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The best way to approach Rovinj, in the Croatian region of Istria, is by boat — the church looms into sight and the cobbled town falls away steeply below.
Cars are banned, the streets too narrow and stones too polished, so we catch a golf buggy from the port up through the ice-cream shops and then up again. From the top of the hill, where cats sprawl like shadows in the sunlight, we choose which islands to visit that afternoon, pointing down dizzily.
Ferries depart hourly, stacked with people better prepared than us with our bottle of water and lone film of sunblock. One day we choose Veliki Brijun with its Roman remains, modest safari park and newly hatched elephant. The next day we disembark at the Red Island, where a yellow bouncy castle floats in the sea and families mark out their territory with towels. Over the course of a hot afternoon, regular shrieks from the water alert us to another foot sliced on a sharp rock as it fights back against the tourists. We return to our B&B bleeding but delighted. And that is how the days go — a swim, an ice-cream, a forest, a fish. A jaunt to an island, some homemade pasta, a brief argument about the heat. Could this be the perfect holiday destination?
Istria is a heart-shaped peninsula in the northwest of Croatia, where the hills are dense with truffles and the coast appears to glitter. This is the millennial’s Tuscany — the food is influenced by nearby Venice (Italy controlled the area until 1947), the verdant olive groves inland produce award-winning oils, the sea is Instagram blue and surrounds cobbled fishing villages. But with significantly lower prices it attracts a far younger tourist than the Italian destination it’s so often compared to. And with cheap flights to Pula from the UK only recently introduced, a far less British one, too.
Ever since the Romans replaced Istria’s cypress trees with olive groves, the area has been famous for its food — oils, salami, cheeses and truffles. We get up early to drive to Buzet, where the son and daughter of Prodan Tartufi, a family business, introduce us to their gleeful dogs. We follow them into the forest, where a combination of oak and hazelnut trees and damp river soil makes it one of the richest grounds in the world for premium white truffles. But until the late 1990s, only locals knew — their truffles had been exported, masquerading as Italian. In recent years a steady flow of truffle hunting tourists has arrived, some to hunt, most to eat. It takes less than a minute before one of the dogs is scratching at the roots of an oak tree, giddily returning to its owner. We kneel by the tree and dig a little deeper, but we’re too late — the truffle he’s found is rotten. The pattern repeats itself as we trek on, swatting away mosquitoes, tempering our excitement with every dog bark.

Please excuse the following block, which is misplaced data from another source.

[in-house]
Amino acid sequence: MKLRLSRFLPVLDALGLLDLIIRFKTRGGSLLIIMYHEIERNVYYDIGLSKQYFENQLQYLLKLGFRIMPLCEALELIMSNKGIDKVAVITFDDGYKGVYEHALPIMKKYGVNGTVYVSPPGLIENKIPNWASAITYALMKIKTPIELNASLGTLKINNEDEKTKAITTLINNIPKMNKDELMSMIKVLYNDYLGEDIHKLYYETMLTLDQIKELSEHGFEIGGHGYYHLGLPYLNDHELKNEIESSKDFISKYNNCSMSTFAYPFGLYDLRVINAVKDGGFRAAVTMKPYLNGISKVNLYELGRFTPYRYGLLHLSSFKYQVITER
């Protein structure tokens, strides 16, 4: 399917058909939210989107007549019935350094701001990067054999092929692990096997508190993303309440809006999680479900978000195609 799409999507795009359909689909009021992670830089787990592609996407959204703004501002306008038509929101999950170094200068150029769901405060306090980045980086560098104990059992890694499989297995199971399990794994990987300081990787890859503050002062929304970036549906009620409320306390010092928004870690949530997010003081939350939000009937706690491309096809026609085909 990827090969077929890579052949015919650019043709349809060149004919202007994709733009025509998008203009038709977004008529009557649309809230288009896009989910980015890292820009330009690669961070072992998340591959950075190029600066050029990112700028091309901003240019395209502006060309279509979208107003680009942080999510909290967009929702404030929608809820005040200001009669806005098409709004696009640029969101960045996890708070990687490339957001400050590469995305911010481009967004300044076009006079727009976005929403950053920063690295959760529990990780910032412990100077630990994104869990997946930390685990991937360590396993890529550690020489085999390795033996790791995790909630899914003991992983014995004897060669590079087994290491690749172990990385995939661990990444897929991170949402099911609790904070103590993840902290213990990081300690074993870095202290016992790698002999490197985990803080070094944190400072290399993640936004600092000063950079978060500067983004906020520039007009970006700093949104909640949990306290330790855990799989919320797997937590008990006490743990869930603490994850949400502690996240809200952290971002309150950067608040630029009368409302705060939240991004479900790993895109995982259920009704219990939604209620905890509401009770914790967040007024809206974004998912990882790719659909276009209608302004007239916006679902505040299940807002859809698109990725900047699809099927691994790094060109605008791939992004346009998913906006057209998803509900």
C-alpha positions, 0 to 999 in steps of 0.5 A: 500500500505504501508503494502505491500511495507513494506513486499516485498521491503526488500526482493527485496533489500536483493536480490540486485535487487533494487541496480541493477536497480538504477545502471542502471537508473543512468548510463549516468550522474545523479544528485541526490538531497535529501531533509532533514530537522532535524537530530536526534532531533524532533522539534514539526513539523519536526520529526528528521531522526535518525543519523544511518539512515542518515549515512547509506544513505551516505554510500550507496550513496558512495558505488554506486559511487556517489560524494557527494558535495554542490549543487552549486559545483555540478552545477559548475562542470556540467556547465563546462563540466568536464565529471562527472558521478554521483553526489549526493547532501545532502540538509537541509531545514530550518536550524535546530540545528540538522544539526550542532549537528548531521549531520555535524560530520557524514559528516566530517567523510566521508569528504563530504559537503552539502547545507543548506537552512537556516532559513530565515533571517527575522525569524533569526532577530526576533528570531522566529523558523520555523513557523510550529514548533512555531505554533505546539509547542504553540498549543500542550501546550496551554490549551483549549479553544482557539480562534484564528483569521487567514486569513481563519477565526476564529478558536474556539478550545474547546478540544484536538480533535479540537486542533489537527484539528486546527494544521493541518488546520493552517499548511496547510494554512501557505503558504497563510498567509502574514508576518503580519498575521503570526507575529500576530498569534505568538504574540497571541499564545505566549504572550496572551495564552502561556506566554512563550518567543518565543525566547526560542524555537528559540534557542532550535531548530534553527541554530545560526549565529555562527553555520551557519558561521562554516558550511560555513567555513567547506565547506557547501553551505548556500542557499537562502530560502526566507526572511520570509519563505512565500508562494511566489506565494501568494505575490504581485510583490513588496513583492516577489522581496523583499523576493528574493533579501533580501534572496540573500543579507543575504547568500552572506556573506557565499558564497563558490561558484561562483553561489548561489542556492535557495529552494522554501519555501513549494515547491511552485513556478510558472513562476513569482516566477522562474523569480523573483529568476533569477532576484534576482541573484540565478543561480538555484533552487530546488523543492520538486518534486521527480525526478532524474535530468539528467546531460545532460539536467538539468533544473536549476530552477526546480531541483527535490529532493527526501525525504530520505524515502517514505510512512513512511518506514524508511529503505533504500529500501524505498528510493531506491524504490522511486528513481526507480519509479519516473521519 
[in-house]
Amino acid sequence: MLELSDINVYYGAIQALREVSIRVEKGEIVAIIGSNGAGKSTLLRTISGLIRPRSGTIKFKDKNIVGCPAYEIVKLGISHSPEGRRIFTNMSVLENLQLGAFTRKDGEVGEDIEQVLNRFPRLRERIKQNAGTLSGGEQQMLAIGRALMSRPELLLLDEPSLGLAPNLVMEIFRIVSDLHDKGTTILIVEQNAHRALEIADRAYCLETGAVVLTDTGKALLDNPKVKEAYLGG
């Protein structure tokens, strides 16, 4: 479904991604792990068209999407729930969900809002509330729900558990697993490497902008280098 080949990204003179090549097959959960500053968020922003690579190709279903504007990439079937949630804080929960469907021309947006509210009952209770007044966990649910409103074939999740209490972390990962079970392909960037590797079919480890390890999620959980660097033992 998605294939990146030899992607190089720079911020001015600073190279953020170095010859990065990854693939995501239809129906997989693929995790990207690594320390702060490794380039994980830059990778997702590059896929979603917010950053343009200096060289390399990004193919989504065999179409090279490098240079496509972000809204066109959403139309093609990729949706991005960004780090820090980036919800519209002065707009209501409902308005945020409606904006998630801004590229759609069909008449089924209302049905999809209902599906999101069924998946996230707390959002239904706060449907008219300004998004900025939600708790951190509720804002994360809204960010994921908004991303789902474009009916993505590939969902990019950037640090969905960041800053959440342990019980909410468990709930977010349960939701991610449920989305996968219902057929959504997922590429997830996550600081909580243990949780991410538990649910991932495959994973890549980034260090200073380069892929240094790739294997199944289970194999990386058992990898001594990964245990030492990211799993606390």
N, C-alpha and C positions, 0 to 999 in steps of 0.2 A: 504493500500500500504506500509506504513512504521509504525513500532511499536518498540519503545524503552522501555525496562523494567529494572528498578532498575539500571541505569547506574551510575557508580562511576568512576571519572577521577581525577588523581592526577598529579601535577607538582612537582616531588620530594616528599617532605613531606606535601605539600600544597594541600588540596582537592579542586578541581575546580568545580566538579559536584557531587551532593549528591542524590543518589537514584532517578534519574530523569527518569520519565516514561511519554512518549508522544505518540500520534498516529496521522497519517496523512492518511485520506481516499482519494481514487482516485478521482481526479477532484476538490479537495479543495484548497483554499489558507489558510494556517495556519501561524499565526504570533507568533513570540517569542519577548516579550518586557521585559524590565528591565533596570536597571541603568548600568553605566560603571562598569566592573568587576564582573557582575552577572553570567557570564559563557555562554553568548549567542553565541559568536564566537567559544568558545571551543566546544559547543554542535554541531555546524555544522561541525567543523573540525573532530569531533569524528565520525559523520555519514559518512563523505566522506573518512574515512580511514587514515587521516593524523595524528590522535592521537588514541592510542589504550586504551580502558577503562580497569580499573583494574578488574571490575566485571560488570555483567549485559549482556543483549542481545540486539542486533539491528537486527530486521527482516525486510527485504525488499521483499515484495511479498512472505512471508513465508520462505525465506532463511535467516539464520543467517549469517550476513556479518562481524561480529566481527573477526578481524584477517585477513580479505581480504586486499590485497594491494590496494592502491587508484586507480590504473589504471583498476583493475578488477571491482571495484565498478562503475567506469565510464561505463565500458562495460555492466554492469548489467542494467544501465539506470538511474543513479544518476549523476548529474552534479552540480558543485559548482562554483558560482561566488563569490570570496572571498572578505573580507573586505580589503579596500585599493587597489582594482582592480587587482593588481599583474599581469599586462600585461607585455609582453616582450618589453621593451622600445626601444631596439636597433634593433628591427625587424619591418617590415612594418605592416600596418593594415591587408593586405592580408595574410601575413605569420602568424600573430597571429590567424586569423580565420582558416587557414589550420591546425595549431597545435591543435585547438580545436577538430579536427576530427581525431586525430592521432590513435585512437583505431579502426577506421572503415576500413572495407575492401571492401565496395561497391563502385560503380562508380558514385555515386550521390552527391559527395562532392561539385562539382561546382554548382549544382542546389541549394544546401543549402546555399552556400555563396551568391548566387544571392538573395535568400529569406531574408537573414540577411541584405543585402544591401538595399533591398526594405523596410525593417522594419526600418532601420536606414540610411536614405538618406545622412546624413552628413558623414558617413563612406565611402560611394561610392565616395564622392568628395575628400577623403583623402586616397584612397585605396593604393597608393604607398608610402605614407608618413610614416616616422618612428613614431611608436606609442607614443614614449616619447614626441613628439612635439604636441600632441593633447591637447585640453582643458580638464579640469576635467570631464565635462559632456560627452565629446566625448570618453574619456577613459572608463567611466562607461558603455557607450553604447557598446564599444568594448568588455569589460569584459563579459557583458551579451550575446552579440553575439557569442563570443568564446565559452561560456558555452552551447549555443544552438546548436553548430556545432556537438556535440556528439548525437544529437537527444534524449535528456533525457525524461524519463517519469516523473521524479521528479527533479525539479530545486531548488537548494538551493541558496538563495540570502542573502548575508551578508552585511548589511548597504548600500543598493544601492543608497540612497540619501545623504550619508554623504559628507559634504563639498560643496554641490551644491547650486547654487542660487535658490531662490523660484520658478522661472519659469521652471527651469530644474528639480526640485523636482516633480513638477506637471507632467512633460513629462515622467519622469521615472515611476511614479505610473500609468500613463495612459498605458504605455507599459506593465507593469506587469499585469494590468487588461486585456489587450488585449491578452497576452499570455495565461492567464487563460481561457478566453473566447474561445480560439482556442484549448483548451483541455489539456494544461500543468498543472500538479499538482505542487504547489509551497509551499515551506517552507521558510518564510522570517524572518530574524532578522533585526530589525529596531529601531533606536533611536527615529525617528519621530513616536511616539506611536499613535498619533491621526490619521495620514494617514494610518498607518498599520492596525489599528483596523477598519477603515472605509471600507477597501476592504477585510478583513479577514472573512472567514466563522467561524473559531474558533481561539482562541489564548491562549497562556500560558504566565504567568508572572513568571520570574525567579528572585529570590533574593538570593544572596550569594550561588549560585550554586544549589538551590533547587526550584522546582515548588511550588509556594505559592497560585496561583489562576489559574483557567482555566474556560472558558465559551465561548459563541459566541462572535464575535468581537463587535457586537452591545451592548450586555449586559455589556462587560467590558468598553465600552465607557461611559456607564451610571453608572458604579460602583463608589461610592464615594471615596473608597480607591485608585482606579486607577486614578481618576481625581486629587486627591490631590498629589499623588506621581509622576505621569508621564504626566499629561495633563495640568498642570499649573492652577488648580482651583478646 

Back in Rovinj, where the stone town glows pinkly as the sun sets, we pop to another beach to cool down. That night we eat fresh fish on the edge of a cliff, watching old men dive into the water below.
We split the trip in other ways — the first half of the week is spent in town, in a modern B&B called the Melegran. From the outside, it looks like every other ancient family house, its door opening on to the narrow cobbled street; but inside are gentle pastels and mid-century touches. The hole-in-the-wall reception doubles as a bar, and locals collapse here for a drink out of the heat. They offer bicycles and beach towels and local knowledge that helps us avoid greasy pizza cafes at the port. The owners’ recommendations take us up through the twisting back streets to another exquisite little restaurant, with another exquisite little menu, and a lurching walk home, wobbly on malvazija.
The second half of the week is spent around the bay, in a stretch of land developed by the Maistra group, where their luxury hotels provide much of the industry for the region. From the pool of the newly opened Grand Park Hotel, the town of Rovinj appears across the sea framed in twinkling lights. Yachts moor down by the restaurant. In the moonlight we split our trip again, this time from the sofa. Through one of the hotel’s vast theatrical windows we watch the yacht owners’ dawn champagne parties; through the other, we see the fishing boats come in. — Guardian News and Media